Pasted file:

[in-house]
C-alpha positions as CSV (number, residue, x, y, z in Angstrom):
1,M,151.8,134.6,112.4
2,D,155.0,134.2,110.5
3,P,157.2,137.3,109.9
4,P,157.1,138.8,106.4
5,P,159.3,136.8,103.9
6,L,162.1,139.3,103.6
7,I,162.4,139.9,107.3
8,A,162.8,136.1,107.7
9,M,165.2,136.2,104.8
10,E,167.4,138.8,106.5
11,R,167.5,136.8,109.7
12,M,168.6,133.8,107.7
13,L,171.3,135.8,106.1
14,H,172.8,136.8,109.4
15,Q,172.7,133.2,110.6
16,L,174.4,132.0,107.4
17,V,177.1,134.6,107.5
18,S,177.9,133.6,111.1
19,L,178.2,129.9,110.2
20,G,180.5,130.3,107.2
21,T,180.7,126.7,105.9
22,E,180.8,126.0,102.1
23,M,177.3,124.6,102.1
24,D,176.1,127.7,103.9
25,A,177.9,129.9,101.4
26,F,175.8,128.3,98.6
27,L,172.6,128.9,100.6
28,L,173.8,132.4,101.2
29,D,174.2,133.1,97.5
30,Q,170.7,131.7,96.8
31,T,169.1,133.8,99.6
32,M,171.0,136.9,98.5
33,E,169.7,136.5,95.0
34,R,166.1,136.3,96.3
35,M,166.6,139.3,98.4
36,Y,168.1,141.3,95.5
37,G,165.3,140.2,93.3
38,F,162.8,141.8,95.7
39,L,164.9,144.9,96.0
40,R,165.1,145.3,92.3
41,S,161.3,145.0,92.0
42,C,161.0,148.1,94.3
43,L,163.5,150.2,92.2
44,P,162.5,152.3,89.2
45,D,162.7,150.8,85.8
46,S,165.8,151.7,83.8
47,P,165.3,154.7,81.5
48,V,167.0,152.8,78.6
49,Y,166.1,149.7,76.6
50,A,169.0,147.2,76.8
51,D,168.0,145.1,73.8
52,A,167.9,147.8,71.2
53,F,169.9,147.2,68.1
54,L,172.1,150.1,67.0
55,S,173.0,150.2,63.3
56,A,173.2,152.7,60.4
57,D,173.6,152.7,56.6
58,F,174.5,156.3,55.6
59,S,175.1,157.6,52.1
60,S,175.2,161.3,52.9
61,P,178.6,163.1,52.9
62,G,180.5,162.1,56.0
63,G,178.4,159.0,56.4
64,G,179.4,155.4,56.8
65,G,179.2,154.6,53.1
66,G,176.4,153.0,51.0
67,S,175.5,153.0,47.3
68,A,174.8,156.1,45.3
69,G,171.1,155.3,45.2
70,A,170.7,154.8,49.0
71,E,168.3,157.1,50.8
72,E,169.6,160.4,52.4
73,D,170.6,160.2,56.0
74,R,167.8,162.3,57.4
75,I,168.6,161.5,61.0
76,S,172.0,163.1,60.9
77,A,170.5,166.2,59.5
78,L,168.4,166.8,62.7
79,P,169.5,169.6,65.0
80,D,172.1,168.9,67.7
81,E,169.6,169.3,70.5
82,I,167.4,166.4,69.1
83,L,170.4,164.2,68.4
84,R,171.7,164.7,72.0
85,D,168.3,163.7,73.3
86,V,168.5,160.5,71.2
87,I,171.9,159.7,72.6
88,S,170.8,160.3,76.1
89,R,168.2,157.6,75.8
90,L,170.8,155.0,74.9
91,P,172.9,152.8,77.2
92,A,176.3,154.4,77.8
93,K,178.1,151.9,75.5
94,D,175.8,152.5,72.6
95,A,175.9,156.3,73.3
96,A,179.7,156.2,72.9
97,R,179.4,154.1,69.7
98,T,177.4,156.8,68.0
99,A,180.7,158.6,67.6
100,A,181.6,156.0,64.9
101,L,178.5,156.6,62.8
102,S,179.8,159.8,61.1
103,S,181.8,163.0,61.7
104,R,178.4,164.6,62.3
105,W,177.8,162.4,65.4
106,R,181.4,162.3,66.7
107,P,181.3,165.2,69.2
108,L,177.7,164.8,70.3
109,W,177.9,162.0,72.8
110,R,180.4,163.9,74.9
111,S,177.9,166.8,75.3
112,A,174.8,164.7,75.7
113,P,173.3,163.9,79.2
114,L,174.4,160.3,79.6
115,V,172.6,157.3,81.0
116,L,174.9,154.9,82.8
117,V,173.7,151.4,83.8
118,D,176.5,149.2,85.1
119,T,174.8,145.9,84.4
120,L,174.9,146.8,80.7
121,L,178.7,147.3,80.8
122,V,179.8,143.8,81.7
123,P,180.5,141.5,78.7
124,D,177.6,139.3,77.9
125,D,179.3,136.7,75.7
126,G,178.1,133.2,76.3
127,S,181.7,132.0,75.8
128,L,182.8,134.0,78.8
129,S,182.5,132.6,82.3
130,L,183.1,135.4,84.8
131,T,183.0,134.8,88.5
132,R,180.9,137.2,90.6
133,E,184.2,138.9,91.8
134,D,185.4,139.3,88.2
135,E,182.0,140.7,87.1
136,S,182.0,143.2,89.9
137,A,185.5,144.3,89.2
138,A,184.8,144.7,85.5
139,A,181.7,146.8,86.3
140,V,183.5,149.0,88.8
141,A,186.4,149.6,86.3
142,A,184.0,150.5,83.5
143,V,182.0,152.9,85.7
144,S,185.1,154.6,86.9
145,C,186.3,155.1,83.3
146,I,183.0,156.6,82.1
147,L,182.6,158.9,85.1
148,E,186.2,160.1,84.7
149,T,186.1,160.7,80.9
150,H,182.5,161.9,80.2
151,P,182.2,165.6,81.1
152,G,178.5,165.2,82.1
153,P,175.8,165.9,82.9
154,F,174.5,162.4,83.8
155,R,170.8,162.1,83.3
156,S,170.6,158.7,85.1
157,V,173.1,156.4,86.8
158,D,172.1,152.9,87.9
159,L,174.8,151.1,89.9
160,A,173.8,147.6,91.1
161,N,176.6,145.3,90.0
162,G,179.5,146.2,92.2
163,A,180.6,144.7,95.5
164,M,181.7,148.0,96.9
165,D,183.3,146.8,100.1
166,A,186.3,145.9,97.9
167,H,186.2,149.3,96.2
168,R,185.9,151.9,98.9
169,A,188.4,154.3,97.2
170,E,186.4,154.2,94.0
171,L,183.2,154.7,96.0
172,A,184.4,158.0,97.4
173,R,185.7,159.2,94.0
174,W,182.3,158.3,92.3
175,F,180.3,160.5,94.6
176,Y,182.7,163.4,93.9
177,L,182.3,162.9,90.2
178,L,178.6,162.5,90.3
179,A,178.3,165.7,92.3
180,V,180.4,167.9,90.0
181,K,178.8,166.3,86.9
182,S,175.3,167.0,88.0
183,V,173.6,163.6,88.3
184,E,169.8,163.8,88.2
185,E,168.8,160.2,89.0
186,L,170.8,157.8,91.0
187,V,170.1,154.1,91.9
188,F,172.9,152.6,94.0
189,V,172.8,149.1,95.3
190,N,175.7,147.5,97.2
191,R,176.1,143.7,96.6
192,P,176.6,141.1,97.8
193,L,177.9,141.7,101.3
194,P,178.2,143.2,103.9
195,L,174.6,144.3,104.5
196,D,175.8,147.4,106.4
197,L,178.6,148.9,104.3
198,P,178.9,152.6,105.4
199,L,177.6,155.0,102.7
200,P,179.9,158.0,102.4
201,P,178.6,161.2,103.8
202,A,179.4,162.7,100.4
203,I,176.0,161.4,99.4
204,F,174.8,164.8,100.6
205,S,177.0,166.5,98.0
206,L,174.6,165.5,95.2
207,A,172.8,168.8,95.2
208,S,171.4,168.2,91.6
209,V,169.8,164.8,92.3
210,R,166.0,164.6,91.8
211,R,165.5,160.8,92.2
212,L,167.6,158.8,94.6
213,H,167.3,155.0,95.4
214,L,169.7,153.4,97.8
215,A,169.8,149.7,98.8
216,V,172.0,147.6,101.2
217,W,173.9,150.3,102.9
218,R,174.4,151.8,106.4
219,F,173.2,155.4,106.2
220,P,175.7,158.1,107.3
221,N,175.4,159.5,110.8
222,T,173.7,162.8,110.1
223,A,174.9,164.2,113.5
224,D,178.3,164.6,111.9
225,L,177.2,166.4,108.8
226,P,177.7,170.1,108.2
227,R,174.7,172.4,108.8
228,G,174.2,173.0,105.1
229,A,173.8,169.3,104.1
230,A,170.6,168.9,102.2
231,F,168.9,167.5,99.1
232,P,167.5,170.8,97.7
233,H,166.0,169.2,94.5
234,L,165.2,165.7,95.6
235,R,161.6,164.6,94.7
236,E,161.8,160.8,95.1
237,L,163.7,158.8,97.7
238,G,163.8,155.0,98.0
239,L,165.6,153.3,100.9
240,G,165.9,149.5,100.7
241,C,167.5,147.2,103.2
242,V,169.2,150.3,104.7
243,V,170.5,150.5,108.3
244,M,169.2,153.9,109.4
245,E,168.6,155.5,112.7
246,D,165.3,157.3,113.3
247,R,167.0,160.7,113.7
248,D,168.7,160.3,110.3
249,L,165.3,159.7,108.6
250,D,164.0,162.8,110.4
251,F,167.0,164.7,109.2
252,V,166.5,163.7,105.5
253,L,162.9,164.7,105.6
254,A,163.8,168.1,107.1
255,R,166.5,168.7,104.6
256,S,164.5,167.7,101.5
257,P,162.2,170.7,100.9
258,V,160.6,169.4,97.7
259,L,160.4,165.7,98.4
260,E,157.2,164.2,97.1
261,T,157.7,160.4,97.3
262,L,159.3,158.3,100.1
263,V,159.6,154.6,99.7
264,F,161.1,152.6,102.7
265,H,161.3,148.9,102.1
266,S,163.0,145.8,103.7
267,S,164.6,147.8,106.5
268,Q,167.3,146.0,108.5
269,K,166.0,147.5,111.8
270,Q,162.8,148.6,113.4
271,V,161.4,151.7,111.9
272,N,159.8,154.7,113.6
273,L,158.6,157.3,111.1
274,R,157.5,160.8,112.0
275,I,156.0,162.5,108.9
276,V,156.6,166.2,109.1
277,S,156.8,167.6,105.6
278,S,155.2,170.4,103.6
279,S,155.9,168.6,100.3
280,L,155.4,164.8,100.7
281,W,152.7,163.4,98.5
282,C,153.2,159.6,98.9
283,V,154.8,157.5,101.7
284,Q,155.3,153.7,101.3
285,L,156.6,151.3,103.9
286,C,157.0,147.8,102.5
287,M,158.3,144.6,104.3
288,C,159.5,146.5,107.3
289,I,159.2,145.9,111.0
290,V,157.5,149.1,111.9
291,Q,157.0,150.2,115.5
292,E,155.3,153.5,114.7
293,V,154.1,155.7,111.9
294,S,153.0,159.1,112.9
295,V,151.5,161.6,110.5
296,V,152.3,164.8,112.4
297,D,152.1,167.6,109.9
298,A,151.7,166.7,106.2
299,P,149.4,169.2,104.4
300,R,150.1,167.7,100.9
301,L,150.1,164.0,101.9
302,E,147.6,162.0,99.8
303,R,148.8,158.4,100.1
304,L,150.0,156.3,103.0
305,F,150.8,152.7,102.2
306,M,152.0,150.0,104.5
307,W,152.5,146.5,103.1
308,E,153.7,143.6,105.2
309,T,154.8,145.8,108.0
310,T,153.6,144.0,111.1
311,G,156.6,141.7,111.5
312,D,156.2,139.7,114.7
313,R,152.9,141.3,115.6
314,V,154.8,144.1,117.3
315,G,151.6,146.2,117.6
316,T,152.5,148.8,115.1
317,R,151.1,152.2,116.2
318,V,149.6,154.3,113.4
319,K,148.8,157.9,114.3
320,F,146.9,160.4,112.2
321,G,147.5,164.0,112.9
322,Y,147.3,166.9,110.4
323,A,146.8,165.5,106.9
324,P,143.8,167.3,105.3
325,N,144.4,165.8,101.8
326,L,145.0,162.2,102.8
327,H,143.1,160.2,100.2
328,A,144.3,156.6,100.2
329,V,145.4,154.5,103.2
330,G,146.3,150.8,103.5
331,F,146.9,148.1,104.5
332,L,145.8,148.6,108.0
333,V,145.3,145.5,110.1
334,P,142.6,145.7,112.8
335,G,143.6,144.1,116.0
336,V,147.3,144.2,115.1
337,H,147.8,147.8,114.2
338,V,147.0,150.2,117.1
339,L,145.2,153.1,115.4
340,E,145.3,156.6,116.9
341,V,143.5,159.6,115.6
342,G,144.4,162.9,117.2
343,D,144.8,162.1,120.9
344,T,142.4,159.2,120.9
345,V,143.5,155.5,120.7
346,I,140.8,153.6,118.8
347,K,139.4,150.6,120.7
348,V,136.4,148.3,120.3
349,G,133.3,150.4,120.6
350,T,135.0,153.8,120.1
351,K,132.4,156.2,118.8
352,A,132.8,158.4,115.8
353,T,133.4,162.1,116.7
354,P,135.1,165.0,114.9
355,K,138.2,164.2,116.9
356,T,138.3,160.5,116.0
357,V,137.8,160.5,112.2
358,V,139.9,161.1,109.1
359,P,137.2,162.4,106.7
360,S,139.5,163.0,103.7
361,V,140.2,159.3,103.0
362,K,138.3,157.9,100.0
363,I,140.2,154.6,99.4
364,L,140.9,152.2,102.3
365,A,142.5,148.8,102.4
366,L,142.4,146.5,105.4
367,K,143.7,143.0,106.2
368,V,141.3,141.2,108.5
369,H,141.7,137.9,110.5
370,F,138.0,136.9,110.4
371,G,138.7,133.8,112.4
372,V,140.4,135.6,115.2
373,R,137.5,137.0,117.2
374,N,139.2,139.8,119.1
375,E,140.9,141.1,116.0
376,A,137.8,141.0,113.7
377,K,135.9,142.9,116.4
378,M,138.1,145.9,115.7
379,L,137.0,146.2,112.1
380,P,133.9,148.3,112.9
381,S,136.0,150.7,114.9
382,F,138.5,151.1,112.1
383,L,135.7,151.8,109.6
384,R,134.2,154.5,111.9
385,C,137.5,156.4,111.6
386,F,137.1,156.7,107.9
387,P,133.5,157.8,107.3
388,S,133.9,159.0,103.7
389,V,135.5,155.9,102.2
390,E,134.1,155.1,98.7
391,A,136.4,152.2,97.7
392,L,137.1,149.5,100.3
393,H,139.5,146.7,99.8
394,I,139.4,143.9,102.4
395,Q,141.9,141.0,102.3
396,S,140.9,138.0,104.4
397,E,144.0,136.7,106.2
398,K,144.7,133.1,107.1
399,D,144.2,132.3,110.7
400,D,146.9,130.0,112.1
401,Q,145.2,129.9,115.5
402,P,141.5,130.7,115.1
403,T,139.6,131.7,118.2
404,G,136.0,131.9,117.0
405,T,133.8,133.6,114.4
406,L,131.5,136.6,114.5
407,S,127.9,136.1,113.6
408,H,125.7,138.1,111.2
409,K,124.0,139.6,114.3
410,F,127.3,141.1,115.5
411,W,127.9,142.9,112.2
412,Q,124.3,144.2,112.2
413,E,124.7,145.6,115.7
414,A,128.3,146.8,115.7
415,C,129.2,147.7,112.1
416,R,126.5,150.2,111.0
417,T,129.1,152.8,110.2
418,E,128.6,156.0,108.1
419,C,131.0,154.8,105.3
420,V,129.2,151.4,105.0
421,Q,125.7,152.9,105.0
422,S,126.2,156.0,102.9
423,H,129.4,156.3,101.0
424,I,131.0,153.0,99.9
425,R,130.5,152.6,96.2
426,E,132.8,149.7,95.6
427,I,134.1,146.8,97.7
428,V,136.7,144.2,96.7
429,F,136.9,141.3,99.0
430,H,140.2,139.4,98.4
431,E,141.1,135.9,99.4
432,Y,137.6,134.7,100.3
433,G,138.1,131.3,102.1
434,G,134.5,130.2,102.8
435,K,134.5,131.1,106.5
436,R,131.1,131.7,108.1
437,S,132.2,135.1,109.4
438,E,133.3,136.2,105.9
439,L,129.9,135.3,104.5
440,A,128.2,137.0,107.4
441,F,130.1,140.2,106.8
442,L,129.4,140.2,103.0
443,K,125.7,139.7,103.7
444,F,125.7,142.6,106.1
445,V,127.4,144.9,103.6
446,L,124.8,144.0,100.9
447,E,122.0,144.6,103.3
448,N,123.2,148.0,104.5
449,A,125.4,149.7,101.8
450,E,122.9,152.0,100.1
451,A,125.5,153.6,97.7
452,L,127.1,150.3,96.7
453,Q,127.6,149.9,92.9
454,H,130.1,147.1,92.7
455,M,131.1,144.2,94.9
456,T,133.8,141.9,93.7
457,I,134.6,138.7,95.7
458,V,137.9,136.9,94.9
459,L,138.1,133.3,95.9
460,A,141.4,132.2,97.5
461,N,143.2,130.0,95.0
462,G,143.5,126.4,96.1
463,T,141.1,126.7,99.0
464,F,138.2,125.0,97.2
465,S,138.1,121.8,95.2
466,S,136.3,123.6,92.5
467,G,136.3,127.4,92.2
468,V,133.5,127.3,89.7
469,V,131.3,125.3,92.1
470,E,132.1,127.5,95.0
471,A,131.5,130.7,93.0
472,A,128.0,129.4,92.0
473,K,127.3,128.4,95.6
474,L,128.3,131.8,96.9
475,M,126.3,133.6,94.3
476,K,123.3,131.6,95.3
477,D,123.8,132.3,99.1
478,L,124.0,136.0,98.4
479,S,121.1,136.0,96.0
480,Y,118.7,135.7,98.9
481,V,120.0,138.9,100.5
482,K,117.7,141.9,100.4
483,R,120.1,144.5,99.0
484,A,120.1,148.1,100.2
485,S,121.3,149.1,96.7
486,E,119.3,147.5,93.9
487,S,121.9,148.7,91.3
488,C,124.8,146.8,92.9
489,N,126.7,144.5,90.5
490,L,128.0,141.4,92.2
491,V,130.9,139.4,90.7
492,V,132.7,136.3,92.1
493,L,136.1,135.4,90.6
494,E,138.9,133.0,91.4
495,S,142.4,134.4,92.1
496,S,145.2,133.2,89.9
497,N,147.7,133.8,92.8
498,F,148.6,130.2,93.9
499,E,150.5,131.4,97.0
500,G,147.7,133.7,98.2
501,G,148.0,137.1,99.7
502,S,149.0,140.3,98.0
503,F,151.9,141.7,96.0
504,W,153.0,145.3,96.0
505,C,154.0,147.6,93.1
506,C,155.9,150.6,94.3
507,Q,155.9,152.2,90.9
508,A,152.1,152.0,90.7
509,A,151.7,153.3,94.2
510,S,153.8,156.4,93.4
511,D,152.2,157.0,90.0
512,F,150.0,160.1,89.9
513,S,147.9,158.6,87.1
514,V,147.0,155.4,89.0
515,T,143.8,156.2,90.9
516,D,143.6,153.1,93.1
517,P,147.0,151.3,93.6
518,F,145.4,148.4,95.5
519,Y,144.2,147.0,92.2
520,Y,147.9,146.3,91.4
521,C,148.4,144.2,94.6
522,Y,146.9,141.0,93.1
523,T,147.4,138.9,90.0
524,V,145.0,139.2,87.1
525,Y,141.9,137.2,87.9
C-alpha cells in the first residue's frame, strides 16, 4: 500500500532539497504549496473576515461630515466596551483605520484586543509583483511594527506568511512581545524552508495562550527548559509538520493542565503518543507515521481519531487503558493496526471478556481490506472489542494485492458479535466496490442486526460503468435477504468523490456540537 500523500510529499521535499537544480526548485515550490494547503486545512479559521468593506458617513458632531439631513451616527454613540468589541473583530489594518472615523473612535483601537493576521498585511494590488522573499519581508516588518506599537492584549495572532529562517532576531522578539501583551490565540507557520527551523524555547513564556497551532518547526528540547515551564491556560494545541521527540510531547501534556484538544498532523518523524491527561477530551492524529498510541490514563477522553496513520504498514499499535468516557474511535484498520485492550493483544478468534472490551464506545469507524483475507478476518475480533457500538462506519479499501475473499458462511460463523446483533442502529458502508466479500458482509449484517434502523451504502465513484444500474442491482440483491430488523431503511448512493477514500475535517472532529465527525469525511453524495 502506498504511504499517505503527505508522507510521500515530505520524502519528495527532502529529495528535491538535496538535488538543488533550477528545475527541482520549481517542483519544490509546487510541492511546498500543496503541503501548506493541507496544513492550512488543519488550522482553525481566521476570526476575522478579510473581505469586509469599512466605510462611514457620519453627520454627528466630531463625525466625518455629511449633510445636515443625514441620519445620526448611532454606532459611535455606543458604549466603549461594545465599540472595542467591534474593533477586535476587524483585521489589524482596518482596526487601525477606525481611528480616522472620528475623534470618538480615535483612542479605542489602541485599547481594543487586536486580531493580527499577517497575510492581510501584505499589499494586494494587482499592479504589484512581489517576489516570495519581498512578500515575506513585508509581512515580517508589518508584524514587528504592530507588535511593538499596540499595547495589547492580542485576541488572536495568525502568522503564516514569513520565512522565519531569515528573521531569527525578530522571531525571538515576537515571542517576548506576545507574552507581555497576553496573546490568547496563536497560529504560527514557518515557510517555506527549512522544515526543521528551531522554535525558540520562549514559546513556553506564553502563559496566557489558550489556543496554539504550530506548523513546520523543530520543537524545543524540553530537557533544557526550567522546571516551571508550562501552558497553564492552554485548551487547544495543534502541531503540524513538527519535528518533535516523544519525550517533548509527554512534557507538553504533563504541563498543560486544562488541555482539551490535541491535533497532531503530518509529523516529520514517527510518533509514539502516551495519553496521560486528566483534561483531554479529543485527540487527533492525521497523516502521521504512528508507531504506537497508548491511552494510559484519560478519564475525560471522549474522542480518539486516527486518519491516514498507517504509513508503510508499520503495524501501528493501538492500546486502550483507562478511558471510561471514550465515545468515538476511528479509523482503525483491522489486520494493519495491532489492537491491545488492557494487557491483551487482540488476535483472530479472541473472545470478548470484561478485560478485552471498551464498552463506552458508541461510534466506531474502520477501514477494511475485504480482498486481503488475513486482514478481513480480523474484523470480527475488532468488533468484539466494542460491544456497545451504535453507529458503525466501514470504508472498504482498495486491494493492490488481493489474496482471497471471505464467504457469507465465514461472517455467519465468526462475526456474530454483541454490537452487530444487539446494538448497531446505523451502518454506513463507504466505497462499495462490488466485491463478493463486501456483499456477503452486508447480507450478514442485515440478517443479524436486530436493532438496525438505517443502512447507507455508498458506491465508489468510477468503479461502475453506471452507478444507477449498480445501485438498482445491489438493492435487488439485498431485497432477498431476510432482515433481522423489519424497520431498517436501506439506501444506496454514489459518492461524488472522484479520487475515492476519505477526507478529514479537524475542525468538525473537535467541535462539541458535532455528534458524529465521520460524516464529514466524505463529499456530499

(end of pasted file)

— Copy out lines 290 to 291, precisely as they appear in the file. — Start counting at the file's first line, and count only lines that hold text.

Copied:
288,C,159.5,146.5,107.3
289,I,159.2,145.9,111.0